As in the case with the previous film Winnetou III / Winnetou 3. Teil, the Old Surehand film group settled in the Lev multi-story hotel, which still stands in the center of the Slovenian capital Ljubljana, but now with more glass than concrete. Stuart Granger moved into Lex Barker's former comfortable apartment. And some of the members of the Rialto Film crew, having become a participant in the filming of the next film, did not leave the hotel at all. The first clap of a movie clapper came on the morning of August 23, 1965, 15 kilometers north of Ljubljana, in the town of Stožice. There, on the banks of the Sava River, which originates in the Slovenian Alps, there was a cinematic "cowboy" town set, where by that time they had filmed several Euro-westerns. Just ten days ago, work was completed here on the third part of "Winnetou", in which the city was called Clinton according to the plot. This time the name is more sonorous - Mason City. In the then Yugoslavia, the town of Stozice was reputed to be the most popular. It was used more often than, for example, the "cowboy" city in the Bosnian Zupzi Valley, where it was not so easy to get there, and it was more difficult to bring in extras. Although, according to the testimony of the service personnel, the trips from Ljubljana to Stozica and back turned out to be "still a test for car tires and springs" ...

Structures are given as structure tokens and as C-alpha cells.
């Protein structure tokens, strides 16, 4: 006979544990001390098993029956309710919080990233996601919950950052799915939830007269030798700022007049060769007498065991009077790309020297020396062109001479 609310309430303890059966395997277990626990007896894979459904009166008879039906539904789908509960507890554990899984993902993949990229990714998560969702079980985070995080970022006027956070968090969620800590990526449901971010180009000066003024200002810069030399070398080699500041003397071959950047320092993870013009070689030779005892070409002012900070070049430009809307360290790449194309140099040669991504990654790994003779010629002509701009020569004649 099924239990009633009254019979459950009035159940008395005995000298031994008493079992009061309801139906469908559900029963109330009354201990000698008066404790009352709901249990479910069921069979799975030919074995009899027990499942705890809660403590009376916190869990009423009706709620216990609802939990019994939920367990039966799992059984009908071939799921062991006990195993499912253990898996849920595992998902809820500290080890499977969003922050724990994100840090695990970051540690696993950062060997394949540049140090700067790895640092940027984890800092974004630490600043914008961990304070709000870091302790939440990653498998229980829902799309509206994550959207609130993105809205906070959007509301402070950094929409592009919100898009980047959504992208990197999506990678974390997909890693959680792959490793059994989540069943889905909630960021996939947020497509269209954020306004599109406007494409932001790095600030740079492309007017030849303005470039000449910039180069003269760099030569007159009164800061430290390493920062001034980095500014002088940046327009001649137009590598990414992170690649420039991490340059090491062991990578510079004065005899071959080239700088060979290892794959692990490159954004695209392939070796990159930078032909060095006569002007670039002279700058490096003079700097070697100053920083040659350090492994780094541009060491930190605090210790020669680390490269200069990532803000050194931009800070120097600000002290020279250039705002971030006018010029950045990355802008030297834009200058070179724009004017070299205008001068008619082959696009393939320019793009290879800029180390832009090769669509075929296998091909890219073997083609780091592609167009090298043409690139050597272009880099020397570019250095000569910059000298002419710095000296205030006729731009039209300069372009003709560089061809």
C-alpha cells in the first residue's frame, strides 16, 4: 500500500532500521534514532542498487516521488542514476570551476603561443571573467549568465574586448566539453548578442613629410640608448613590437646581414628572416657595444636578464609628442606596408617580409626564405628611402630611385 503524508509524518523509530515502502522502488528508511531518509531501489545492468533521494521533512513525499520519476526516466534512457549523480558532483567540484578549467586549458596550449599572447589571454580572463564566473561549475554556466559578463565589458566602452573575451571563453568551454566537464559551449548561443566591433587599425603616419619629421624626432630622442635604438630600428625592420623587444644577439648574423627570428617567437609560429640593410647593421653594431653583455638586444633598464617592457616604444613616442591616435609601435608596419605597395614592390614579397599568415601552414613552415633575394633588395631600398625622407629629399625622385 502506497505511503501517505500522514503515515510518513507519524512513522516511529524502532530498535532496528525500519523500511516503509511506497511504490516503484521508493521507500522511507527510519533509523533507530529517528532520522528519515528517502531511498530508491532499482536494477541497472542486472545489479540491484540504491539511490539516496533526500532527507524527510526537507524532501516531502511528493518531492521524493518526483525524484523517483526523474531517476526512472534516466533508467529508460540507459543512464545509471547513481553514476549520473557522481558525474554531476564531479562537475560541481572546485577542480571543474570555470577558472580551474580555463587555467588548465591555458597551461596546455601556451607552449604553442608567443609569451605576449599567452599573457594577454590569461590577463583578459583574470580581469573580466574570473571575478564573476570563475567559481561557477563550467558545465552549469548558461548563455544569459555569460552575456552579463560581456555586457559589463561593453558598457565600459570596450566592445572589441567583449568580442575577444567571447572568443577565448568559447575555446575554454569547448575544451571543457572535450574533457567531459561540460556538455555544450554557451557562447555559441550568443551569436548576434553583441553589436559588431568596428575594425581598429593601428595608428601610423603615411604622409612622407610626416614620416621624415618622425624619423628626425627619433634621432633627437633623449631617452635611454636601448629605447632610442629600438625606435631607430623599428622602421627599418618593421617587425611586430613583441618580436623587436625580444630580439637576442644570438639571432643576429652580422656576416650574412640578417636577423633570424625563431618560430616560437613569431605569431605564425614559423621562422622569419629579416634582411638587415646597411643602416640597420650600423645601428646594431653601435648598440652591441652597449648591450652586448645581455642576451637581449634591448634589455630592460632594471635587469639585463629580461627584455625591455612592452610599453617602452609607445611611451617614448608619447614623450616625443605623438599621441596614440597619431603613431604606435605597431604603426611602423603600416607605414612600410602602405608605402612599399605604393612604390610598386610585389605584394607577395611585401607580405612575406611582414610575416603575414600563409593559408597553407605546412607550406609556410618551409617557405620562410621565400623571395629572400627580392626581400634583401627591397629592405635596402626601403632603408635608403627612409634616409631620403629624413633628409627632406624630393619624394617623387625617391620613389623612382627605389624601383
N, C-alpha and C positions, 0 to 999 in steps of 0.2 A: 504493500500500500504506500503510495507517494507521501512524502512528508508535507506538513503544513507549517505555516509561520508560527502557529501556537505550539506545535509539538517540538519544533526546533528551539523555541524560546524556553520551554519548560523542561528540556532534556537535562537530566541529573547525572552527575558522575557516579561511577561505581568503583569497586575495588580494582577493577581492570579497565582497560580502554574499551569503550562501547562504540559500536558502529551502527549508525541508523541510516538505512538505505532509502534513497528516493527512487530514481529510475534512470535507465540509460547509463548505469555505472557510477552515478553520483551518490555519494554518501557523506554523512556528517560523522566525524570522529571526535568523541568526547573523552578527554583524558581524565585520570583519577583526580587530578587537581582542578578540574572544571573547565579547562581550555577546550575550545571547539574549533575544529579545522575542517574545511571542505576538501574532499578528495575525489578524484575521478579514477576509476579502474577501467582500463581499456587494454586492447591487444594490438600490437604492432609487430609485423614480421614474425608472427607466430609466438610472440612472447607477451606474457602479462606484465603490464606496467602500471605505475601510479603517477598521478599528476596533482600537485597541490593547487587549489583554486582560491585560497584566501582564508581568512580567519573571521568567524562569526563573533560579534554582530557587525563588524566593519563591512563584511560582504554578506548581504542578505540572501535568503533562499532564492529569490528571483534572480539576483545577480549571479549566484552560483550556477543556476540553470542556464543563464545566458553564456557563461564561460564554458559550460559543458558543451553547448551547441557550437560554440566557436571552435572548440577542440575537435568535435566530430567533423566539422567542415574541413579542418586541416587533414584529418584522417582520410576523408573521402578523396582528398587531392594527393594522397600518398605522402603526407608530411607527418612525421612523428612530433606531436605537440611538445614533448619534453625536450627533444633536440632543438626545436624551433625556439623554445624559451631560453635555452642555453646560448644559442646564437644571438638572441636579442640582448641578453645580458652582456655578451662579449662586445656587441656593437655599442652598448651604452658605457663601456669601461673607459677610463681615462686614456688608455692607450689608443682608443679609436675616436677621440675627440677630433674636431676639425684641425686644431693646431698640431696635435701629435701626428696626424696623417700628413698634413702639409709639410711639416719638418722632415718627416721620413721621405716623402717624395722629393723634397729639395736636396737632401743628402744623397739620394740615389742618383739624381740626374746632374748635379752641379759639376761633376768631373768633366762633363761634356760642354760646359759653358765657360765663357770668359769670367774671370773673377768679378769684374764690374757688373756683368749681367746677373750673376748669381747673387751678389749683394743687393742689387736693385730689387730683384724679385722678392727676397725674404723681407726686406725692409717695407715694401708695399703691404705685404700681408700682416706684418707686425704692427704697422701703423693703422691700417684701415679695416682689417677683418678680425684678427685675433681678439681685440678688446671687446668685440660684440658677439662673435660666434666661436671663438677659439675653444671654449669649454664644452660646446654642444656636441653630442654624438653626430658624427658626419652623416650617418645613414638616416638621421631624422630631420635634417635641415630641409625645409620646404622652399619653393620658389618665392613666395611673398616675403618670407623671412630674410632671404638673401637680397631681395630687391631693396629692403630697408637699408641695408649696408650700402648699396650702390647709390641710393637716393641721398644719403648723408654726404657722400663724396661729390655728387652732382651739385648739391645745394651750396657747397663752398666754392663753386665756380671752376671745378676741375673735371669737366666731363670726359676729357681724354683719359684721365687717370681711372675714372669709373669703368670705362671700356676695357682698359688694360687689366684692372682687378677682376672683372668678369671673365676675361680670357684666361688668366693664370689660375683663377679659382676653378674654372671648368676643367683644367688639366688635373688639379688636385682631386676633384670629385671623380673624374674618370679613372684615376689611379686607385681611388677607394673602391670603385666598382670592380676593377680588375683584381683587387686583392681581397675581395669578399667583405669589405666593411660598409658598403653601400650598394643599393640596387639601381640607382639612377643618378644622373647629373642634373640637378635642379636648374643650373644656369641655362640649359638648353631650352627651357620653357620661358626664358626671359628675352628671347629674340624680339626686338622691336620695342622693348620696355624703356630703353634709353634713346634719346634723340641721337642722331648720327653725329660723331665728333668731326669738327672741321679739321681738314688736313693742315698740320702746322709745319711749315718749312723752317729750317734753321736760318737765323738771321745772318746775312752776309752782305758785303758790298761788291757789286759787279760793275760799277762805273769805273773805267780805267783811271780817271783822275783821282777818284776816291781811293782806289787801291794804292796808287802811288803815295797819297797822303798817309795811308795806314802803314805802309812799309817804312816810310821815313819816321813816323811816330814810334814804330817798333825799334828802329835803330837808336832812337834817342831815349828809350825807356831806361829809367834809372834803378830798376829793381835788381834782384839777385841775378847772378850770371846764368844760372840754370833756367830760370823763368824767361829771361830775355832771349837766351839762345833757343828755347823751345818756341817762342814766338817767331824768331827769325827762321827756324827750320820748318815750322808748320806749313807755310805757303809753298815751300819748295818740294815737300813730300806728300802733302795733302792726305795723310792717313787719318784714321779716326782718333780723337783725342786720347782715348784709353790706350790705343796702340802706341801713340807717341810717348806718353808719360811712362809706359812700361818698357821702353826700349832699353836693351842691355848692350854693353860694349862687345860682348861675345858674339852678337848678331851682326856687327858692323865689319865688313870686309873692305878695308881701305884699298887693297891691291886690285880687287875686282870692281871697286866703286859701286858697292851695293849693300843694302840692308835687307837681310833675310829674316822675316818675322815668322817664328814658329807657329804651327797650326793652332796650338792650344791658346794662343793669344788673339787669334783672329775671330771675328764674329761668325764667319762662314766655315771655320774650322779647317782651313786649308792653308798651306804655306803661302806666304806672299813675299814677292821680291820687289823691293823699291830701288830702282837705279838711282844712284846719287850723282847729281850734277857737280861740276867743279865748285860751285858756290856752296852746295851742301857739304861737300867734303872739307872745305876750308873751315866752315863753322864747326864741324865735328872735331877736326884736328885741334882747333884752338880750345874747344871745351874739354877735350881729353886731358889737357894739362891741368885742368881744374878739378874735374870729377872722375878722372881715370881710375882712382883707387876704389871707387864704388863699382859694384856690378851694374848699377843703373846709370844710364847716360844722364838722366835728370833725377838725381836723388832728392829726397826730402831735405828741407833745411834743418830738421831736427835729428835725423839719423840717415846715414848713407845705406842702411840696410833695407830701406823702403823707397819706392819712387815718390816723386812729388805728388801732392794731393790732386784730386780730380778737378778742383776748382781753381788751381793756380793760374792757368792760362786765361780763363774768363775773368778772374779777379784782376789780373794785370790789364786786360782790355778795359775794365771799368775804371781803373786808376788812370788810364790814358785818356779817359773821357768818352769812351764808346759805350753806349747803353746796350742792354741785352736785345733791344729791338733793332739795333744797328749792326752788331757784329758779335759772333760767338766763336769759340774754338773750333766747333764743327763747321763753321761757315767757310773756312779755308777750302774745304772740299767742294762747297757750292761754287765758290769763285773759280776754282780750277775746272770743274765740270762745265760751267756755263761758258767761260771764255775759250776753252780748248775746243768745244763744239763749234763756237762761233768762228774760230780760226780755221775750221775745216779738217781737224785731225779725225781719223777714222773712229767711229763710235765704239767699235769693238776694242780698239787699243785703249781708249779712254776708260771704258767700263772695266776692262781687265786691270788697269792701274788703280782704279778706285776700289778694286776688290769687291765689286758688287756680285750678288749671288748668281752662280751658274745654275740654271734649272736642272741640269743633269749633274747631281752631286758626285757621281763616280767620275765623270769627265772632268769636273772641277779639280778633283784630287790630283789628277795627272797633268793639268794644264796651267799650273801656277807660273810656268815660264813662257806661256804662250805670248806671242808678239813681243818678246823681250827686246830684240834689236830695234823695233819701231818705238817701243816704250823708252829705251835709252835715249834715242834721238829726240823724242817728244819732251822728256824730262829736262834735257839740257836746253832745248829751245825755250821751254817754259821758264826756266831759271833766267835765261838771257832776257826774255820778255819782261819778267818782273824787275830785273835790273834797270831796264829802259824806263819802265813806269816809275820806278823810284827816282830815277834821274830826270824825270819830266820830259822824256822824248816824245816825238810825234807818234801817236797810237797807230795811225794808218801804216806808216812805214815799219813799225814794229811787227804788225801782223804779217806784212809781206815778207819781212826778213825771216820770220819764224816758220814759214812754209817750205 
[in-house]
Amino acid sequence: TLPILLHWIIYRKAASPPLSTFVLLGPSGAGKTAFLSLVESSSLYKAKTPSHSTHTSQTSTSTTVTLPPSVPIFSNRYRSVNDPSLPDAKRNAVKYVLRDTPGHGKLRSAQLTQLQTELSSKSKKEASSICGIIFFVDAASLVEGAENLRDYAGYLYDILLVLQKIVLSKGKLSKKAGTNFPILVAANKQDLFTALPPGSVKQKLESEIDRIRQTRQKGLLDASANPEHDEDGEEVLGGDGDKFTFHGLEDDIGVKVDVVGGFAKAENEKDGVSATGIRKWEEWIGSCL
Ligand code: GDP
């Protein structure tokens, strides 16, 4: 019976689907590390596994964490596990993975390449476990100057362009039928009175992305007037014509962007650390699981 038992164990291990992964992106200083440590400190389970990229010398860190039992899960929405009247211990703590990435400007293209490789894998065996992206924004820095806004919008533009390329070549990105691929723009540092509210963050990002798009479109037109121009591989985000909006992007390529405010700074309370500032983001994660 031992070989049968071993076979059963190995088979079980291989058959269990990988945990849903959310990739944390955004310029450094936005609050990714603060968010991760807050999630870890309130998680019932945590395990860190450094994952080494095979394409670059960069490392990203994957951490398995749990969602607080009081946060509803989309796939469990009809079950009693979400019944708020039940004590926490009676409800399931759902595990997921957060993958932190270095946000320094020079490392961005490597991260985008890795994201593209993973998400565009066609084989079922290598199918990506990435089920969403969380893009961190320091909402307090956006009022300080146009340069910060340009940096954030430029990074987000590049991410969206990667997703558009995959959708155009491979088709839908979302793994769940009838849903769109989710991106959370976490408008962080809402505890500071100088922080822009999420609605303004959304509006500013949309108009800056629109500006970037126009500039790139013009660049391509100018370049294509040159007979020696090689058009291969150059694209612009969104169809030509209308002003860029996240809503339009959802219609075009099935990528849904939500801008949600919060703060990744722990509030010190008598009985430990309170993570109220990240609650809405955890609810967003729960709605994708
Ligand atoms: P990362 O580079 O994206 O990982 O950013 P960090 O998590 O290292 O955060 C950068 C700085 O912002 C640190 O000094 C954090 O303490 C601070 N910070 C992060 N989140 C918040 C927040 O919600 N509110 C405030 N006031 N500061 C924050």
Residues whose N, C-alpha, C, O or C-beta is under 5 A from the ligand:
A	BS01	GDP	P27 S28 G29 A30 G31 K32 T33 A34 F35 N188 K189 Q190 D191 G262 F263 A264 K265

History of the "cowboy" town in Stozica The first buildings appeared here in the summer of 1963. They were built specifically for the German-Italian-French co-production "Pirates of the Mississippi" / Die Flusspiraten vom Mississippi based on the work of the adventurer Friedrich Gerstecker (1816-1872) with Hansjörg Felmi, Horst Frank, Brad Harris and Tony Kendall in the lead roles. At that time, German producers were discovering the theme of the Wild West, rushing to attract viewers on the "May" wave and return them to empty cinemas. Commissioned by the Munich-based company Rapid Film, estimated at 100,000 Deutschmarks, set designers Hans Bertel and Johannes Ott, in close cooperation with specialists from the Slovenian Triglav Film, rebuilt the so-called main street behind a grove by the Sava River - the main street of the tiny town of Helena, based on the plot, which was located in the Arkansas wilderness.